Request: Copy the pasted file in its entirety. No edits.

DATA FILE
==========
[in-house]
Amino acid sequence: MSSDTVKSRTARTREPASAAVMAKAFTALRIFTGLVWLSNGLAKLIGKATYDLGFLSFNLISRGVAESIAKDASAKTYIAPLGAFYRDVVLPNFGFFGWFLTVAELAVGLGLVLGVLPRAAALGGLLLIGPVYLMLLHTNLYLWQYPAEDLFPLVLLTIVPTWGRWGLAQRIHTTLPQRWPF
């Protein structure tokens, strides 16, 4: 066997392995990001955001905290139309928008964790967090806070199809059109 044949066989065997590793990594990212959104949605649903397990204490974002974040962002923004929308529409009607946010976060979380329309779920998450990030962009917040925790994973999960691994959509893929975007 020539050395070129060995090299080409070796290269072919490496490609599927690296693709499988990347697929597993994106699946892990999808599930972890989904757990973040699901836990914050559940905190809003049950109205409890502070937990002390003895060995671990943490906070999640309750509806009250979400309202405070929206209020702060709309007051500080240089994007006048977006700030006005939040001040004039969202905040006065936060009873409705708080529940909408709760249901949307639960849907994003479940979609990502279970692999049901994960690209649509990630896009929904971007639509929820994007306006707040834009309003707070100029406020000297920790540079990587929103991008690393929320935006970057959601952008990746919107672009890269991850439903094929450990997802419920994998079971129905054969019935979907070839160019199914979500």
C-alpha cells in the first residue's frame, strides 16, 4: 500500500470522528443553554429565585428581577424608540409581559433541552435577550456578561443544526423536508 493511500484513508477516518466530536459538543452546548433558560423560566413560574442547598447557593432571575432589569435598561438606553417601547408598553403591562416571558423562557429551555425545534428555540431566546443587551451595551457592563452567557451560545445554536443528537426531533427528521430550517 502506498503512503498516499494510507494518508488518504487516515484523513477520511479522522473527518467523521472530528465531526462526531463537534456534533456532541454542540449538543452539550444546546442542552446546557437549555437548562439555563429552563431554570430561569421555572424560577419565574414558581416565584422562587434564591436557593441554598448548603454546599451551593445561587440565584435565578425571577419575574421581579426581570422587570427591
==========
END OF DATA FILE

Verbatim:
[in-house]
Amino acid sequence: MSSDTVKSRTARTREPASAAVMAKAFTALRIFTGLVWLSNGLAKLIGKATYDLGFLSFNLISRGVAESIAKDASAKTYIAPLGAFYRDVVLPNFGFFGWFLTVAELAVGLGLVLGVLPRAAALGGLLLIGPVYLMLLHTNLYLWQYPAEDLFPLVLLTIVPTWGRWGLAQRIHTTLPQRWPF
């Protein structure tokens, strides 16, 4: 066997392995990001955001905290139309928008964790967090806070199809059109 044949066989065997590793990594990212959104949605649903397990204490974002974040962002923004929308529409009607946010976060979380329309779920998450990030962009917040925790994973999960691994959509893929975007 020539050395070129060995090299080409070796290269072919490496490609599927690296693709499988990347697929597993994106699946892990999808599930972890989904757990973040699901836990914050559940905190809003049950109205409890502070937990002390003895060995671990943490906070999640309750509806009250979400309202405070929206209020702060709309007051500080240089994007006048977006700030006005939040001040004039969202905040006065936060009873409705708080529940909408709760249901949307639960849907994003479940979609990502279970692999049901994960690209649509990630896009929904971007639509929820994007306006707040834009309003707070100029406020000297920790540079990587929103991008690393929320935006970057959601952008990746919107672009890269991850439903094929450990997802419920994998079971129905054969019935979907070839160019199914979500």
C-alpha cells in the first residue's frame, strides 16, 4: 500500500470522528443553554429565585428581577424608540409581559433541552435577550456578561443544526423536508 493511500484513508477516518466530536459538543452546548433558560423560566413560574442547598447557593432571575432589569435598561438606553417601547408598553403591562416571558423562557429551555425545534428555540431566546443587551451595551457592563452567557451560545445554536443528537426531533427528521430550517 502506498503512503498516499494510507494518508488518504487516515484523513477520511479522522473527518467523521472530528465531526462526531463537534456534533456532541454542540449538543452539550444546546442542552446546557437549555437548562439555563429552563431554570430561569421555572424560577419565574414558581416565584422562587434564591436557593441554598448548603454546599451551593445561587440565584435565578425571577419575574421581579426581570422587570427591